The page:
Damascus: Preliminary consensus has been reached by most political parties and parliamentary blocs, to name the current governor of Basra Asaad Al Eidani as the new prime minister of Iraq.
He is expected to be asked to form a government later today by President Barham Salih, replacing the caretaker one of Adel Abdul Mehdi, toppled recently by two months of street protests, just one year after its inauguration.
Al Eidani’s name surfaced on Wednesday, after caretaker Higher Education Minister Qusay Suheil declined the job.
It was first put forth by the Iran-backed Al Binaa Alliance, which includes heavyweight Shiite leader Hadi Al Amiri and ex-Prime Minister Nouri Al Malki.
All post-Saddam premiers of Iraq have been Shiite Muslims, while speakers of the house have been Sunnis, and all presidents, with the exception of Ghazi Al Yawer, Kurds.
Al Eidani’s nomination is surprising to many observers, as he was never a candidate for the premiership before.
He was never a front-runner in the political system and seemingly affiliated with none of the big players like Moqtada Al Sadr, Falih Fayyad, or Haidar Abadi.
“It’s not final yet,” said Wathiq Al Jabery, an Iraqi analyst and adviser to the Iraqi Media Development Center in Baghdad.
“I don’t think that he will make it,” he said to Gulf News.
“There is no consensus about him yet, not even within his native Basra.”
Al Eidani’s appointment does not mean that he will succeed, added Al Jabery, and it might take weeks or even months for him to form a government, just like what happen with Abdul Mehdi, back in 2018.
The 52-year old banker-turned politician is the son of Abdul Amir Al Eidani, head of the powerful Eidan tribe.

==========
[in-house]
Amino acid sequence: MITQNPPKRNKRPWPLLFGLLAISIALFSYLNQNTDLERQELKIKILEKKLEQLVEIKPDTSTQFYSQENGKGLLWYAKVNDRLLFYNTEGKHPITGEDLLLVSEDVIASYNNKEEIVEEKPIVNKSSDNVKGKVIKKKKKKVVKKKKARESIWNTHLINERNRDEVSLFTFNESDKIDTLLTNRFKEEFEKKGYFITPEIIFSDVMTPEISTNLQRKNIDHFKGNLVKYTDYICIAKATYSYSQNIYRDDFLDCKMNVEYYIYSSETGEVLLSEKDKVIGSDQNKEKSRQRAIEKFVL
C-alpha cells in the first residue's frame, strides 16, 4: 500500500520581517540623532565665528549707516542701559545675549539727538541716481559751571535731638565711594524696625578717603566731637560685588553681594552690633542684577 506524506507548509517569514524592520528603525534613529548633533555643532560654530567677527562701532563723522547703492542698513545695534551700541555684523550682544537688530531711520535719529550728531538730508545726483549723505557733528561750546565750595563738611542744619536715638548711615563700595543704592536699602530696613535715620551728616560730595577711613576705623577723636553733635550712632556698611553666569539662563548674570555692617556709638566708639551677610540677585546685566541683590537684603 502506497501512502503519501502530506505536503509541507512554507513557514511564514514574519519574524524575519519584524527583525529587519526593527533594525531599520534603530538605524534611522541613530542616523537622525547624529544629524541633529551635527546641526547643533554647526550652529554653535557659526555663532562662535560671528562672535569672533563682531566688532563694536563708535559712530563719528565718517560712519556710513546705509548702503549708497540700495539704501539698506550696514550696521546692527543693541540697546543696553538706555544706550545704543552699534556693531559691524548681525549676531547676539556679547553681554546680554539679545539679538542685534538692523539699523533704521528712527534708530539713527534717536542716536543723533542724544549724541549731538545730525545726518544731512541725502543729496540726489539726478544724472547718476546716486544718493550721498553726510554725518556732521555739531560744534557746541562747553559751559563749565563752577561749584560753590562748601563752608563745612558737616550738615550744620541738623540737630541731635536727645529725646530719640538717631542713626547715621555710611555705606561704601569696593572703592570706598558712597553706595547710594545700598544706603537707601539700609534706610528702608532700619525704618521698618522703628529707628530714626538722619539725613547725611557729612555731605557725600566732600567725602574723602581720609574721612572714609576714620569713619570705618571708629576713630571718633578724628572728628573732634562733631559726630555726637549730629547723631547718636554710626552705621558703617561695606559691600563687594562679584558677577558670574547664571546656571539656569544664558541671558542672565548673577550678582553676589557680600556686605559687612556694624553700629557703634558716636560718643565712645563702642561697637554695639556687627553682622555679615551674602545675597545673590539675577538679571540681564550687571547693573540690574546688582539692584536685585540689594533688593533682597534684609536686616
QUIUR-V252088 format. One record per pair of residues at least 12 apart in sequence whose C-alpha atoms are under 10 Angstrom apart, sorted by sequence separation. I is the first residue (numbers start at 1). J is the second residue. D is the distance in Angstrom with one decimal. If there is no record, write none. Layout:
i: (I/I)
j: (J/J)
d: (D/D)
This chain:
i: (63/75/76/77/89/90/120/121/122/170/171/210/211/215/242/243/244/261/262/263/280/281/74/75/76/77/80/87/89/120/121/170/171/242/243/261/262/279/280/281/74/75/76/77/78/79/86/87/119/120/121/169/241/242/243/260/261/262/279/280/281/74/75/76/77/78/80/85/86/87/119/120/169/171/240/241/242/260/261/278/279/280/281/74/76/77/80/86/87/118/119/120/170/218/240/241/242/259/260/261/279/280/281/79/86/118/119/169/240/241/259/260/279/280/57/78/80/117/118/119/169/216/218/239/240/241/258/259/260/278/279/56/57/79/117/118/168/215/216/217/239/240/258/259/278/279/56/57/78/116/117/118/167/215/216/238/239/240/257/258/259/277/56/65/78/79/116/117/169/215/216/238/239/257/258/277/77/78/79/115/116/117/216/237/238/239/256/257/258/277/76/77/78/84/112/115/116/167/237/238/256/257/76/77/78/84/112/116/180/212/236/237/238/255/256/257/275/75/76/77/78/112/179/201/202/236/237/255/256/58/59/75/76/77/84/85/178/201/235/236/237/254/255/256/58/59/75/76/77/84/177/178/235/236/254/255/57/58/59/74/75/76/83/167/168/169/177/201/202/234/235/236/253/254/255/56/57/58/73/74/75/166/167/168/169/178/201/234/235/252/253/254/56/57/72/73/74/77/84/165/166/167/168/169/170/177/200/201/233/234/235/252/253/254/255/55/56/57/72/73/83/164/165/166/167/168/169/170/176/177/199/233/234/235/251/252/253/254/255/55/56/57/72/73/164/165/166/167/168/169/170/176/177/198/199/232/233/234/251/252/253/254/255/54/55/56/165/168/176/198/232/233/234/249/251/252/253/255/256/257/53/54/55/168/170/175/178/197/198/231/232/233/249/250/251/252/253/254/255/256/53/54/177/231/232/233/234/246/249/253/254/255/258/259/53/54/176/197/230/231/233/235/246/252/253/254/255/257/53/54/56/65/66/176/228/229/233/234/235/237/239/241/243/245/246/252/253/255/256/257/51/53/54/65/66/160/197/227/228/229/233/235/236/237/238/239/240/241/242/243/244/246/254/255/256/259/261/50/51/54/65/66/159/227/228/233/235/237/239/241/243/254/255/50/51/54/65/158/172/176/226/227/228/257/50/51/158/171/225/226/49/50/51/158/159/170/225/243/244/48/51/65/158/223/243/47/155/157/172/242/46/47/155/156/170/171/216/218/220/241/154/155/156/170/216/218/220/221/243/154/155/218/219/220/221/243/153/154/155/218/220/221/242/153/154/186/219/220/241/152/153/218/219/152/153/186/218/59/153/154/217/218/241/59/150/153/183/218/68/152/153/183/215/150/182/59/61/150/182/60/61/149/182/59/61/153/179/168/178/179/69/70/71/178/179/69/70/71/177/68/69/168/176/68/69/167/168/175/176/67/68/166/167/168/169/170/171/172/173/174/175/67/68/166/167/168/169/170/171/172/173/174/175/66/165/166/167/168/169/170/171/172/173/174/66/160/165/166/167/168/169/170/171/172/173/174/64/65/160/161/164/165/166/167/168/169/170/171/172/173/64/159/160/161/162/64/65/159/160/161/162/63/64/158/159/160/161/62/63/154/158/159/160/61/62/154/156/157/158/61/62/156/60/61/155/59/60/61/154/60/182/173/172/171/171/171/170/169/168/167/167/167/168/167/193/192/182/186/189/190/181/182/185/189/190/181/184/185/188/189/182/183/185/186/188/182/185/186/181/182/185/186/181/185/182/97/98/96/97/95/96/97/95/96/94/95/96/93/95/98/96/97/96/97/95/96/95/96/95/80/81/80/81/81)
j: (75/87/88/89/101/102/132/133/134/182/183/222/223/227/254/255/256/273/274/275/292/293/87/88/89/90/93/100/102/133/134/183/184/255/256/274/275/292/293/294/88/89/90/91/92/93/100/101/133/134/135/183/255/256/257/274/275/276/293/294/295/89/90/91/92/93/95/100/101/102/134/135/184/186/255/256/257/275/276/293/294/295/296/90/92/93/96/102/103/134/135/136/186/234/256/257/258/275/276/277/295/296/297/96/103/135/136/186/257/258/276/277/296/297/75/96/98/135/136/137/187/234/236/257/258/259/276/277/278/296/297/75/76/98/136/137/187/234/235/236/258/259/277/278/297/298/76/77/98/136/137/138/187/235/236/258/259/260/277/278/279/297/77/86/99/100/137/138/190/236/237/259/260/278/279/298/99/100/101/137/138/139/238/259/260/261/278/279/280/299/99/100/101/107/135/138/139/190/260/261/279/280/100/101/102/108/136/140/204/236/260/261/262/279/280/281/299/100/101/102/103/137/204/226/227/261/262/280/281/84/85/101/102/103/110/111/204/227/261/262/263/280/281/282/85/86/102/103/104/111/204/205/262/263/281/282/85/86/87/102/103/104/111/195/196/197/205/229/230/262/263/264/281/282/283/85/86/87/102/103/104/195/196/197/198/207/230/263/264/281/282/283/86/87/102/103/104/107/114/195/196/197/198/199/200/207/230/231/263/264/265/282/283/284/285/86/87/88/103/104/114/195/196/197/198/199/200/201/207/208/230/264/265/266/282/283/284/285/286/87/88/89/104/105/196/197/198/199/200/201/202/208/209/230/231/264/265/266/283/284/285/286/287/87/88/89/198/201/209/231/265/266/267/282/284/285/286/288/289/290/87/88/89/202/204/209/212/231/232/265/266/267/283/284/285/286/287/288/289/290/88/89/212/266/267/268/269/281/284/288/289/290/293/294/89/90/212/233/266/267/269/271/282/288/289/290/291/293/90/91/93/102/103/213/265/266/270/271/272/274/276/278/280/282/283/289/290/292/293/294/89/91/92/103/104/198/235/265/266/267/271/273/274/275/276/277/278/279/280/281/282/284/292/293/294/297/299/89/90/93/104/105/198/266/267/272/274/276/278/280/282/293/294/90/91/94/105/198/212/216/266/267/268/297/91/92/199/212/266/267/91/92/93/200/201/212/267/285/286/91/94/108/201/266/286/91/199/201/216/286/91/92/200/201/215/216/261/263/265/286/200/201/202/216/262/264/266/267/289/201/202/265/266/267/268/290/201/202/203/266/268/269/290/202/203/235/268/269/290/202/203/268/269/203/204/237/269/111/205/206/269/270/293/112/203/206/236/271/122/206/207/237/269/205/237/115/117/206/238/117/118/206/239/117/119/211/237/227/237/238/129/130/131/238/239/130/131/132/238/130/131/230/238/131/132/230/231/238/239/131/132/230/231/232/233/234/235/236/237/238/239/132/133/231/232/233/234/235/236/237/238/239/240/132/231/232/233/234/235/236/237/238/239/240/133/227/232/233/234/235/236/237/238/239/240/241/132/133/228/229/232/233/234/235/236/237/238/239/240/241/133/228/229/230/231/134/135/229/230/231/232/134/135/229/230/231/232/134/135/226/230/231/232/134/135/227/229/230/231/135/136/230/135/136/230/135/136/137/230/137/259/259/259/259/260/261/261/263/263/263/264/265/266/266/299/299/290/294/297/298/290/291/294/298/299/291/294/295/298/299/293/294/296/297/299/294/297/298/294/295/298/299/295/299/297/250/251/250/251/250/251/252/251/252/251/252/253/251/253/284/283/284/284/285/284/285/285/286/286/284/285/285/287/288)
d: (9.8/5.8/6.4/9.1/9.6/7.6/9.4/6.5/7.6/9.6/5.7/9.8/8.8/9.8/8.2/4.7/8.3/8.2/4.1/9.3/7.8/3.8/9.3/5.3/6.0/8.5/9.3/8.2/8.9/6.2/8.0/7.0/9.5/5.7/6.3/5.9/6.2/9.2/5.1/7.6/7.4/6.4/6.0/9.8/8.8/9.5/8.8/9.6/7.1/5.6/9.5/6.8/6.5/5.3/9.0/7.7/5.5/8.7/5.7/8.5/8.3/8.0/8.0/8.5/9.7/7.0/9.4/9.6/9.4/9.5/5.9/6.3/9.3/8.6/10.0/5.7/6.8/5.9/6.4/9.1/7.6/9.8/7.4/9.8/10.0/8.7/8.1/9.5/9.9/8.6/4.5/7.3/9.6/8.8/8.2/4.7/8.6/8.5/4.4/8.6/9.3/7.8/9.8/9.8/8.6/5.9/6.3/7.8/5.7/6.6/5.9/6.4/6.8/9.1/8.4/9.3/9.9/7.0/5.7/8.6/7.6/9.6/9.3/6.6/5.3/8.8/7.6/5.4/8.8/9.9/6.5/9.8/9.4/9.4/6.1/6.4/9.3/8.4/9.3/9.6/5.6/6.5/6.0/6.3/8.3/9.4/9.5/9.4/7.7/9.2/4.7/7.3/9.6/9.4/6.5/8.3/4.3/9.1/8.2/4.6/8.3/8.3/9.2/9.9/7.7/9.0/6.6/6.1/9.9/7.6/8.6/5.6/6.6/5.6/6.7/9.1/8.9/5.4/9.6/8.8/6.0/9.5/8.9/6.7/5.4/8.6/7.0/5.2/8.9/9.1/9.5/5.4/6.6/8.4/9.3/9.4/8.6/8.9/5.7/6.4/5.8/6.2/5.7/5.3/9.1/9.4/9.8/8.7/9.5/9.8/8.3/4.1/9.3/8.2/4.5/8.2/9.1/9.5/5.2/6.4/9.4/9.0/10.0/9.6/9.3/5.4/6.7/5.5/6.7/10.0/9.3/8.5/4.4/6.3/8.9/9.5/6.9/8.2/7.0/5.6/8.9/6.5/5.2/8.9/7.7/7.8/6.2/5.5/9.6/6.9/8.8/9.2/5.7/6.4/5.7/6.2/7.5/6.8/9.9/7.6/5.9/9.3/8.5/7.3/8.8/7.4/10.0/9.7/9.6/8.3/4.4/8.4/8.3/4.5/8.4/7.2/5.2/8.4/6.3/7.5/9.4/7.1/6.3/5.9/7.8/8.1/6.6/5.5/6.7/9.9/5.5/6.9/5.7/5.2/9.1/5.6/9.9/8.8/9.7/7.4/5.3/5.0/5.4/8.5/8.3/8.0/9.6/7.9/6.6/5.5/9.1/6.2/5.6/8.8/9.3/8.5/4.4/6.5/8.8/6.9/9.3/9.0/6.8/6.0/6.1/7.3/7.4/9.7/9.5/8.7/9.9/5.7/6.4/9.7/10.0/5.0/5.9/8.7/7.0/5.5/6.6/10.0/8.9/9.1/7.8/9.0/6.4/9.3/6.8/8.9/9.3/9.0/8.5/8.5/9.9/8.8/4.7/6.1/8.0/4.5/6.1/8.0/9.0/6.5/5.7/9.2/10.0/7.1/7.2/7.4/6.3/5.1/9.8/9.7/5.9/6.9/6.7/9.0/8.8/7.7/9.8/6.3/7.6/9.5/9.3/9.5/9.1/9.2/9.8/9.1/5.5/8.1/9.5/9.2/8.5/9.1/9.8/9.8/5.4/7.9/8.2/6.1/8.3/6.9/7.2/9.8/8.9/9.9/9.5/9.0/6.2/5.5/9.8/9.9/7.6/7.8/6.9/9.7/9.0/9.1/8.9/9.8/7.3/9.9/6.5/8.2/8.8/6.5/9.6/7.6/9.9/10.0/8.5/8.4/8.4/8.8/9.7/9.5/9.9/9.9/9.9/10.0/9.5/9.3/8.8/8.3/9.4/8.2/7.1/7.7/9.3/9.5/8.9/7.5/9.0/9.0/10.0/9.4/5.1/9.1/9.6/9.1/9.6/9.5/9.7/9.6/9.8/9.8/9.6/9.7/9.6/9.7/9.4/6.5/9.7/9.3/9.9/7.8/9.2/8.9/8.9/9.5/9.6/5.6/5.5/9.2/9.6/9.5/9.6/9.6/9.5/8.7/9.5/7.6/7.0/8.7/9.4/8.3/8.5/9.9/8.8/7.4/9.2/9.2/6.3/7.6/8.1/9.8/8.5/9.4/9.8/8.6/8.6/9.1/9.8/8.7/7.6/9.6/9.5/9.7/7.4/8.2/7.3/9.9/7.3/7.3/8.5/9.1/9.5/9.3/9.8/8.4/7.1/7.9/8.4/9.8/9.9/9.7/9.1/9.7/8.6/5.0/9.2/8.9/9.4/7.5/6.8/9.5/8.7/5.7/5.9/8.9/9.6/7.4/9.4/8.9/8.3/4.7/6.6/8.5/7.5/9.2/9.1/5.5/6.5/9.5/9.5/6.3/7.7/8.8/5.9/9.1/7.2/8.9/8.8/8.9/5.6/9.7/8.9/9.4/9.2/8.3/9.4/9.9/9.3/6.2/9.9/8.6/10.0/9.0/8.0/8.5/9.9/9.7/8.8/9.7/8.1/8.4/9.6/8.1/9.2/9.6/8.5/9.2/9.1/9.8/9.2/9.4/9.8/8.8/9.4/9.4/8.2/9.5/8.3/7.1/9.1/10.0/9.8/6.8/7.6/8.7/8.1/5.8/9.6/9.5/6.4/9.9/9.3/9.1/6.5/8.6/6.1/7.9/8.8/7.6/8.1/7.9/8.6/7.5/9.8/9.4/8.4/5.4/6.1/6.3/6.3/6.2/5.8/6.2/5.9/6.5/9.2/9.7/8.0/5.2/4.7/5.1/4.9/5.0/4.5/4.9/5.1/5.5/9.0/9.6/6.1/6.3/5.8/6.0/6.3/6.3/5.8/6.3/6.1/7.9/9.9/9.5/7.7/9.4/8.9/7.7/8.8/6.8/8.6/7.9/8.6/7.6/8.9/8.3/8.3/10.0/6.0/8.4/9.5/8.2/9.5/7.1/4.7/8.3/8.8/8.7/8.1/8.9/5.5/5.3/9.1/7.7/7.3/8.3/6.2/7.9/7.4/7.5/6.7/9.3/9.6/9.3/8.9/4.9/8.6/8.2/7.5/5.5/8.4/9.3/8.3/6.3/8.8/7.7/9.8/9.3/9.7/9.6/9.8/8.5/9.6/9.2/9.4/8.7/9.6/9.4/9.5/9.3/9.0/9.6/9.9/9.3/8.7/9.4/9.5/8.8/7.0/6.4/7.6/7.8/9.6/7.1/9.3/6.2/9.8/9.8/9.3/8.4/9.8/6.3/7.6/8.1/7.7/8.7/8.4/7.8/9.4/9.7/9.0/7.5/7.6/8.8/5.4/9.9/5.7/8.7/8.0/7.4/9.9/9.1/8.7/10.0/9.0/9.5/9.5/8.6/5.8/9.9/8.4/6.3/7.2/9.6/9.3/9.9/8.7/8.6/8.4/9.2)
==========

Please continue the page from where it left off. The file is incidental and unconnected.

A Basra-born electrical engineer he was trained at its university, graduating in 1993.
Al Eidani started his career in banking and finance, rising to become director of the state-affiliated Trade Bank, before landing as deputy CEO of the Al Bilad Islamic Bank.
He went undercover after joining the 1991 uprising against then-President Saddam Hussein, residing briefly in Iran.
Four years later, Saddam’s intelligence managed to track him down and have him arrested.
He remained behind-bars until 2002, a total of seven years that greatly elevated his rank in the Iraqi underground, bringing him to the attention of Ahmad Al Jalabi, head of the then-US backed Iraqi National Congress, which played a crucial role in the events that led to the 2003 invasion.
After the toppling of Saddam’s regime, Al Eidani joined the De-Baathification Committee that was charted by Paul Bremer, head of the Coalition Provisional Authority, tasked with purging the state and society from former Baathists.
He presided over de-Baathification in his native Basra, striping citizens of their jobs and salaries, throwing many into jail for being former members in the Baath Party.
Himself being a former political prisoner, he worked on documenting the crimes that took place in Saddam’s prisons.
He was active with the Iraqi National Congress, becoming its deputy secretary-general.
On August 27, 2017, Al Eidani was named governor of Basra, a year before angry protestors took to the streets of the city, attacking government property and torching the Iranian consulate.
He demanded rehaul of the entire political system that left them with no electricity, jobs, or clean drinking water for 15 long years.
Al Eidani entered negotiations with the demonstrators but failed to deliver on most of his promises, due to lack of cooperation from consecutive governments in Baghdad.
His nomination has already been rejected by the protesters of 2019, who see him as no different from Adel Abdul Mehdi.
At Tahrir Square, where young men and women have gathered since October 1, many called out his name throughout the night of Christmas on December 25, calling on him to spare them the wait and spare himself the humiliation, asking him to step down before being toppled, just like Abdul Mehdi.